Socially Engaged Buddhists & Aboriginal Australians: Similar Conceptions of Time Could Lead to a Unique Community of Support by Dr. Mark A. Toole
It has been noted that Australia’s adoption of Western notions of progress and success, especially seen in “capitalist time perception,” is a contributing factor to Aboriginal socio-economic struggles. Evidence of this can be seen in the difficulties Aboriginal peoples have faced integrating into the mainstream workforce. This paper will argue that Socially Engaged Buddhists in Australia are uniquely positioned to partner with Aboriginal people to address systemic barriers to full employment and structures of suffering that are exacerbated by the temporalities of capitalism. Exploration of the possible intersection between Buddhist and Aboriginal notions of temporality will provide the conceptual groundwork for cross-tradition community building and the development of strategies for social transformation.
An American tourist was on the pier of a small coastal Mexican village when a small boat with just one fisherman docked. Inside the boat were several large yellowfin tuna. The American tourist complimented the Mexican fisherman on the quality of his fish and asked how long it took to catch them.
The Mexican replied, “Only a little while.” The tourist then asked, “Well, then why didn't you stay out longer and catch more fish?” As he began unloading his catch the Mexican said, “With this I have more than enough to support my family’s needs and even give a few to my friends.” The tourist then asked, “But what do you do with the rest of your time?” The Mexican looked up and smiled. “I sleep late, play with my children, take siesta with my wife, Maria, stroll into the village each evening where I sip wine and play guitar with my amigos. As you see, I have a full and busy life.”
The American tourist laughed and stood up tall. “Sir, I have an M.B.A. from Harvard and I run a huge company. I can help you. Listen. First, you should spend more time out fishing and you can use the proceeds from the extra fish you catch to buy a bigger boat. With the extra money you bring in from your bigger boat you could buy a second boat, a third one, and so on until you have an entire fleet of fishing boats. Instead of selling your catch to a middleman you can negotiate with the processing plants, maybe even open your own cannery. You would control product, processing and distribution. Then you could leave this small coastal fishing village and move to Mexico City, then Los Angeles and eventually New York City! From there you’d be able to run your ever-expanding enterprise with proper management.”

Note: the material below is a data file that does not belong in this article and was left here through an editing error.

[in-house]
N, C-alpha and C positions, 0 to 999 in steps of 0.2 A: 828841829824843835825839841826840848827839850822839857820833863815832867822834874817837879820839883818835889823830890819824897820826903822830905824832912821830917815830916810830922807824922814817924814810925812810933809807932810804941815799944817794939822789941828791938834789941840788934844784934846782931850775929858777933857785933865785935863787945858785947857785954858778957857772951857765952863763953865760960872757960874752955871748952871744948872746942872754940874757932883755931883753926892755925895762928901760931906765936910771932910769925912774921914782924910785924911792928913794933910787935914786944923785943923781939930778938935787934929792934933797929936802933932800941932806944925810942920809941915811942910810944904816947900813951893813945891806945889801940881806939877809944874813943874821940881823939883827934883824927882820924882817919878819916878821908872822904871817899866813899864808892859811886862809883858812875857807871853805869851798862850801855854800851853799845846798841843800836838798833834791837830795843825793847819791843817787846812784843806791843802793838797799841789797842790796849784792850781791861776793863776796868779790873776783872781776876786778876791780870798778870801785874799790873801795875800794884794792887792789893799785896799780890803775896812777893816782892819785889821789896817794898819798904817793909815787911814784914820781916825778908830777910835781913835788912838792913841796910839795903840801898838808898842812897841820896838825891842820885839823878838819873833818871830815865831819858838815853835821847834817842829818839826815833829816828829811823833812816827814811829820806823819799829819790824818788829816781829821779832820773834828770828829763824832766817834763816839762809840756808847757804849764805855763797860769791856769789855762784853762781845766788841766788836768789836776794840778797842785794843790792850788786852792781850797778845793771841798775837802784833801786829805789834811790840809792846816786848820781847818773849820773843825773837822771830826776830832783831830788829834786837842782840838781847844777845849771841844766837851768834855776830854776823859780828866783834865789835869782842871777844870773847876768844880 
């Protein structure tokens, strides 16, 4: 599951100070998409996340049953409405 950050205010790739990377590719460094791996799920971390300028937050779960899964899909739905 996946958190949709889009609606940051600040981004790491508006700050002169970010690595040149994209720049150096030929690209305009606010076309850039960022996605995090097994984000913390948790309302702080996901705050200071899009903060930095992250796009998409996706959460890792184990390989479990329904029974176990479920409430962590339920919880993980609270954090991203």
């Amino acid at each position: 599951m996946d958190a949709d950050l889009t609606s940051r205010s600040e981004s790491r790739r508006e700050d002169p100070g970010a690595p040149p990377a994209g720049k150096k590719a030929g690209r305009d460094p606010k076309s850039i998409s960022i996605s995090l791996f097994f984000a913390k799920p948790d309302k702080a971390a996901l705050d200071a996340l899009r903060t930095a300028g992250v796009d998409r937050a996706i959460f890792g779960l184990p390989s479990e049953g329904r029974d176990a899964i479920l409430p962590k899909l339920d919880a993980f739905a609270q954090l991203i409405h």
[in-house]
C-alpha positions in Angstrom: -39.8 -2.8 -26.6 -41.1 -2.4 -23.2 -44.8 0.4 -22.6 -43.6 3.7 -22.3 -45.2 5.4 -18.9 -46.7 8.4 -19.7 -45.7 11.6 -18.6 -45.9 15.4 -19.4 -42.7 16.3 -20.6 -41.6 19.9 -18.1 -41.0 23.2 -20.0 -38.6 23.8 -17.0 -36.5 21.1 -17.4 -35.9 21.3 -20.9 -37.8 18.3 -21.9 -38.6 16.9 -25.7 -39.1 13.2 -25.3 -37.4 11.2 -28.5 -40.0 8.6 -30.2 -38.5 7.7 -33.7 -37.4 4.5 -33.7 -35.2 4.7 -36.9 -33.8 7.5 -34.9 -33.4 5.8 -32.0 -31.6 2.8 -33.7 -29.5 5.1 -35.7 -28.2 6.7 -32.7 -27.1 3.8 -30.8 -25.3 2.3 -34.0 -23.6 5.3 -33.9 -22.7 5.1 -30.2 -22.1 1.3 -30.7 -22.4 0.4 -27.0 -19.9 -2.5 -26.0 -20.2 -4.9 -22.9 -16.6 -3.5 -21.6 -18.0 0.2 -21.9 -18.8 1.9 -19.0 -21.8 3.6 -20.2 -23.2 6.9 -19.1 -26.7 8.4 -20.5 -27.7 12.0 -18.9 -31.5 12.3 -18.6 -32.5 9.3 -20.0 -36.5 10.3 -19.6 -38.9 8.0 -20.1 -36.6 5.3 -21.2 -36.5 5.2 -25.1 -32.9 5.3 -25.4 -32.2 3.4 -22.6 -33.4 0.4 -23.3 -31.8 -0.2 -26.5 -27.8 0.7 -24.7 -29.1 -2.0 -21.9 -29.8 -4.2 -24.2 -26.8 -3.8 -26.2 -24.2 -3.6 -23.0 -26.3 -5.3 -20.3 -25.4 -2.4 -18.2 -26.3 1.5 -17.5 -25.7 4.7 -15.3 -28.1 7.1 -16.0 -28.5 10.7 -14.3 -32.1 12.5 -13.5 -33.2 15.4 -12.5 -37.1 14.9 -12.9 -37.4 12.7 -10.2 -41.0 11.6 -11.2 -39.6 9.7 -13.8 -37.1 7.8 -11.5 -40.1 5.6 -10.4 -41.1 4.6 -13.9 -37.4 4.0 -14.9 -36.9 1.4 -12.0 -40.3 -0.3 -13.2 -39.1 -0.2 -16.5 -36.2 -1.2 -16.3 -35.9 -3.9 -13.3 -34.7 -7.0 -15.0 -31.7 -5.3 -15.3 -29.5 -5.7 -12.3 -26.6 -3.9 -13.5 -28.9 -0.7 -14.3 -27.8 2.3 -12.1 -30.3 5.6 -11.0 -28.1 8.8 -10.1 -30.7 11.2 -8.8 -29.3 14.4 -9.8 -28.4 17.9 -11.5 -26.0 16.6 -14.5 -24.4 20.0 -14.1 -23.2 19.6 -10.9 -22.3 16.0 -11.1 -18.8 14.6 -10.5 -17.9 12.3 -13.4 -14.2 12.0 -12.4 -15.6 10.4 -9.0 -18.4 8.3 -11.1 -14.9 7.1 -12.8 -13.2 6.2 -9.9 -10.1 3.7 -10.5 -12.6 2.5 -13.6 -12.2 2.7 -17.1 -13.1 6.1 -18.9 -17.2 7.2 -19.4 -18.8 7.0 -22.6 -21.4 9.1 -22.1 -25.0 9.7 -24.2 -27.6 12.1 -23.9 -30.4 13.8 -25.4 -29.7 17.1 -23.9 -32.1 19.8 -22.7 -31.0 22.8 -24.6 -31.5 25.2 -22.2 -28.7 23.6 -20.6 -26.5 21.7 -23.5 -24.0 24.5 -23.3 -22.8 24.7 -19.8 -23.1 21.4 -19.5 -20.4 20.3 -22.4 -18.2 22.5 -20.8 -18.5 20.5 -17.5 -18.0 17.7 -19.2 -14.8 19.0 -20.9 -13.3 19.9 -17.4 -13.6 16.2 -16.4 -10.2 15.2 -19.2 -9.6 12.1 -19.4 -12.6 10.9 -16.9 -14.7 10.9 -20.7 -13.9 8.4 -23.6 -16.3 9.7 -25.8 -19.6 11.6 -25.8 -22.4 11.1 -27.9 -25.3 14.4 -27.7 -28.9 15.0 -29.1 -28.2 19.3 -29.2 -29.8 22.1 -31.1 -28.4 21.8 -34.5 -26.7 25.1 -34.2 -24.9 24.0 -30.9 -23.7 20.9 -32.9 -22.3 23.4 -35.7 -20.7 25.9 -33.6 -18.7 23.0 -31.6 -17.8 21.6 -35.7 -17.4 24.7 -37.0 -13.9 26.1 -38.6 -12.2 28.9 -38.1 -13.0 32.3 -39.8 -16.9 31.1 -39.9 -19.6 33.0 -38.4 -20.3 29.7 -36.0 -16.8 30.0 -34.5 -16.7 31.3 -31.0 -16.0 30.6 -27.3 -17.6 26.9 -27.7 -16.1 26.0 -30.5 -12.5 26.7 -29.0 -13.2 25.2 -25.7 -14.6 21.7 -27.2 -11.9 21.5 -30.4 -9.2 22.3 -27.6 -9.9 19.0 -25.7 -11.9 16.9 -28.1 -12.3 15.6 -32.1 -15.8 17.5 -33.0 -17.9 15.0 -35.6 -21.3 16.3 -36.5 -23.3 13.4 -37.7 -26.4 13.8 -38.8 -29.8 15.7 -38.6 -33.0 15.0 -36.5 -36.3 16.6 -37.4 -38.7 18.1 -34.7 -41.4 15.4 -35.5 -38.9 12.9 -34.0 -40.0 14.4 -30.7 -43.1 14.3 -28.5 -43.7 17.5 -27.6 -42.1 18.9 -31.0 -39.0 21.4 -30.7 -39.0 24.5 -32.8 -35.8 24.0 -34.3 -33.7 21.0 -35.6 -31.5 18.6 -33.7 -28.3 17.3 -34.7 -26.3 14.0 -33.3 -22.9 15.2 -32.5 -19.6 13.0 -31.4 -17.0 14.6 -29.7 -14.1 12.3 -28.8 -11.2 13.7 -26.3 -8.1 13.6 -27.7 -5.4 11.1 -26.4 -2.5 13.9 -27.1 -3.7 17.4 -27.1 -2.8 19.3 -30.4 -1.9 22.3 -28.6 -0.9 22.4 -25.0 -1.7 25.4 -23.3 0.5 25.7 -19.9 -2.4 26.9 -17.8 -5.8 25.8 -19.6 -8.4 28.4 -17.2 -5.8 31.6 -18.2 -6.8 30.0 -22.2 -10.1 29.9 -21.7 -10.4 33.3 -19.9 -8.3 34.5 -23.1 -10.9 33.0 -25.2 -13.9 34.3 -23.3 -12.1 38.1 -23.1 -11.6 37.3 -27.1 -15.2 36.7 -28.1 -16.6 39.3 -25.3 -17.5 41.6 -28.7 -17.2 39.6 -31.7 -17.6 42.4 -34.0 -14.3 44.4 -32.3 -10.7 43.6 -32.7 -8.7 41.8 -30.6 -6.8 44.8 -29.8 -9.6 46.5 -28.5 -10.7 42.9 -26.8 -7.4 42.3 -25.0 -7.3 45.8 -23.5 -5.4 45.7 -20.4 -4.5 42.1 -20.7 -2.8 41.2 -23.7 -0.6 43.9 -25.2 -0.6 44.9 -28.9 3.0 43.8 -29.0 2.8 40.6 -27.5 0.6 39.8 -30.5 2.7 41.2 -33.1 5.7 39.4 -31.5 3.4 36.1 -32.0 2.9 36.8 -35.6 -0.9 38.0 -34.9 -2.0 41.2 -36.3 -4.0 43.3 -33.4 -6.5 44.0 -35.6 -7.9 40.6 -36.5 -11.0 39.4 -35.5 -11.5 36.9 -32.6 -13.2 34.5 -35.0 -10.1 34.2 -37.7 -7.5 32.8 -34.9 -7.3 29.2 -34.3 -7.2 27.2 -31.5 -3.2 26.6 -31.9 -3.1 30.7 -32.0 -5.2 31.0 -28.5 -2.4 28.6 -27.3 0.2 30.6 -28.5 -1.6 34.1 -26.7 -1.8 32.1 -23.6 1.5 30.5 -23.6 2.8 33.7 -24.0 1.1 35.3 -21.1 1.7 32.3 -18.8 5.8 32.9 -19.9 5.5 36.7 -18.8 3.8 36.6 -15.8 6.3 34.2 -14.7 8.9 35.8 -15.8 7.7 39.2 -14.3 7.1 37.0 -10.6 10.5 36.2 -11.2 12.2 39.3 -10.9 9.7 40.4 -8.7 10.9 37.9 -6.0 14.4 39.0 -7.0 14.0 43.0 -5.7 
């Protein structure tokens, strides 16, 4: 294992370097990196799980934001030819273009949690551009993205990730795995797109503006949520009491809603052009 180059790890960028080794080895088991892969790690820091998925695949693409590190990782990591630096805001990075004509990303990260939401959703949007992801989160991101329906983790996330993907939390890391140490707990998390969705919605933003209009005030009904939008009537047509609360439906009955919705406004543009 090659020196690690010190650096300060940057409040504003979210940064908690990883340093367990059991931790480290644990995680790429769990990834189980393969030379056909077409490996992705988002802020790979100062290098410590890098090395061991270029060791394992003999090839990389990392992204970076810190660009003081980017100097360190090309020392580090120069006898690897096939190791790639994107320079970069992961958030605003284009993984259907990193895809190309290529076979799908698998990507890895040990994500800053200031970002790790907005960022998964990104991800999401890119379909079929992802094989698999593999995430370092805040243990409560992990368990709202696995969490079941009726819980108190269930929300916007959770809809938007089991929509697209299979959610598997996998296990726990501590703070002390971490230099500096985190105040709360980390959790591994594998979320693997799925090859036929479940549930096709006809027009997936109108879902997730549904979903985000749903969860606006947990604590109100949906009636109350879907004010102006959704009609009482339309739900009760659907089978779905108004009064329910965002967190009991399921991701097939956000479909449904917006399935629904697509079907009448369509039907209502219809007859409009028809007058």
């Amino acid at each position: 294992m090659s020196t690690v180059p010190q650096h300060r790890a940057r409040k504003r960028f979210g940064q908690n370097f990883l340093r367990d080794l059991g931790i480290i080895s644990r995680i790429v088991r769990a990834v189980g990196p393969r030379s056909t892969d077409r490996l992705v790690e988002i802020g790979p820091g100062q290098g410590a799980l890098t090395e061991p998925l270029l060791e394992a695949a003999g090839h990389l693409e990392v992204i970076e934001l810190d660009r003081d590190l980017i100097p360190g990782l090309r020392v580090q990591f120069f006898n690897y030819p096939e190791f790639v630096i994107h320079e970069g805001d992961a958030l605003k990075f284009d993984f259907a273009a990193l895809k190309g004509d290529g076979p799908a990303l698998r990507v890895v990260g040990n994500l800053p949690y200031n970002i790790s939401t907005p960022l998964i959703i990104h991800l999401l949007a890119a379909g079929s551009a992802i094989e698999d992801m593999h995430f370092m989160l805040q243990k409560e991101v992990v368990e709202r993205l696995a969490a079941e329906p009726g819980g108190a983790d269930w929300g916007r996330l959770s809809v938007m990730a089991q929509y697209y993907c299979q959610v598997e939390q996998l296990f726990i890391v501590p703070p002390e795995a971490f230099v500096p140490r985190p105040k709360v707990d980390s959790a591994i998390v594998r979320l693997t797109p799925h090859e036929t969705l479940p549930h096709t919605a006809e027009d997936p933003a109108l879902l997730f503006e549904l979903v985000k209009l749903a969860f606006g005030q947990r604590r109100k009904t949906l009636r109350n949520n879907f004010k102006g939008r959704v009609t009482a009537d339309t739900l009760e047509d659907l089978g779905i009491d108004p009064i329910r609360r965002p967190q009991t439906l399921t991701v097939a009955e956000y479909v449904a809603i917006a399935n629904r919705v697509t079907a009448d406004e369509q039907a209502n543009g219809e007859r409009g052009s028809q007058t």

The Mexican fisherman asked, “But senor, how long will this take?” The tourist replied, “fifteen - twenty years, twenty-five tops.” “But what then?” asked the fisherman. The tourist laughed and said, “That’s the best part. When the time is right, you would announce an IPO (Initial Public Offering) and sell your company stock to the public, thereby making millions! You’d be rich!”
“Millions? Really? But then what?” asked the Mexican. “Then,” said the American, “then you’d retire of course. Retire and probably move down to a small coastal fishing village where you’d sleep late, play with your children, take siesta with your wife, stroll into the village in the evenings where you could sip wine and play guitar with your amigos.”
What do you do with your time? How do you spend your time? Stop wasting your time? You should spend more time doing these things, not investing your time in those things; otherwise you won’t have enough time. You might lose all your time and everyone knows you can’t just make time or buy time.
When did we begin to use commodification language of this sort in order to discuss something as ineffable as time, and how much personal and collective suffering have we wrought upon ourselves by reifying a form of cognition of what the great medieval Japanese Zen master Dogen called “existence itself?” Commodify existence itself? Never. But we have, haven’t we… at least in cultures in which capitalist temporal systems rule the day.
Scholars interested in matters of temporality have debated as to exactly when was the first time someone began to equate time with money – in other words, time as something you could spend, invest, waste, have, lose, make, or buy, – in other words, scholars have sought the beginnings of capitalist temporal hegemony. In the Western world many people like to point to an essay titled “Advice to a Young Tradesman,” penned by the early American statesman, inventor, diplomat, and author Benjamin Franklin. On July 21, 1748 Franklin offered the following advice to his ambitious, but young friend A.B.,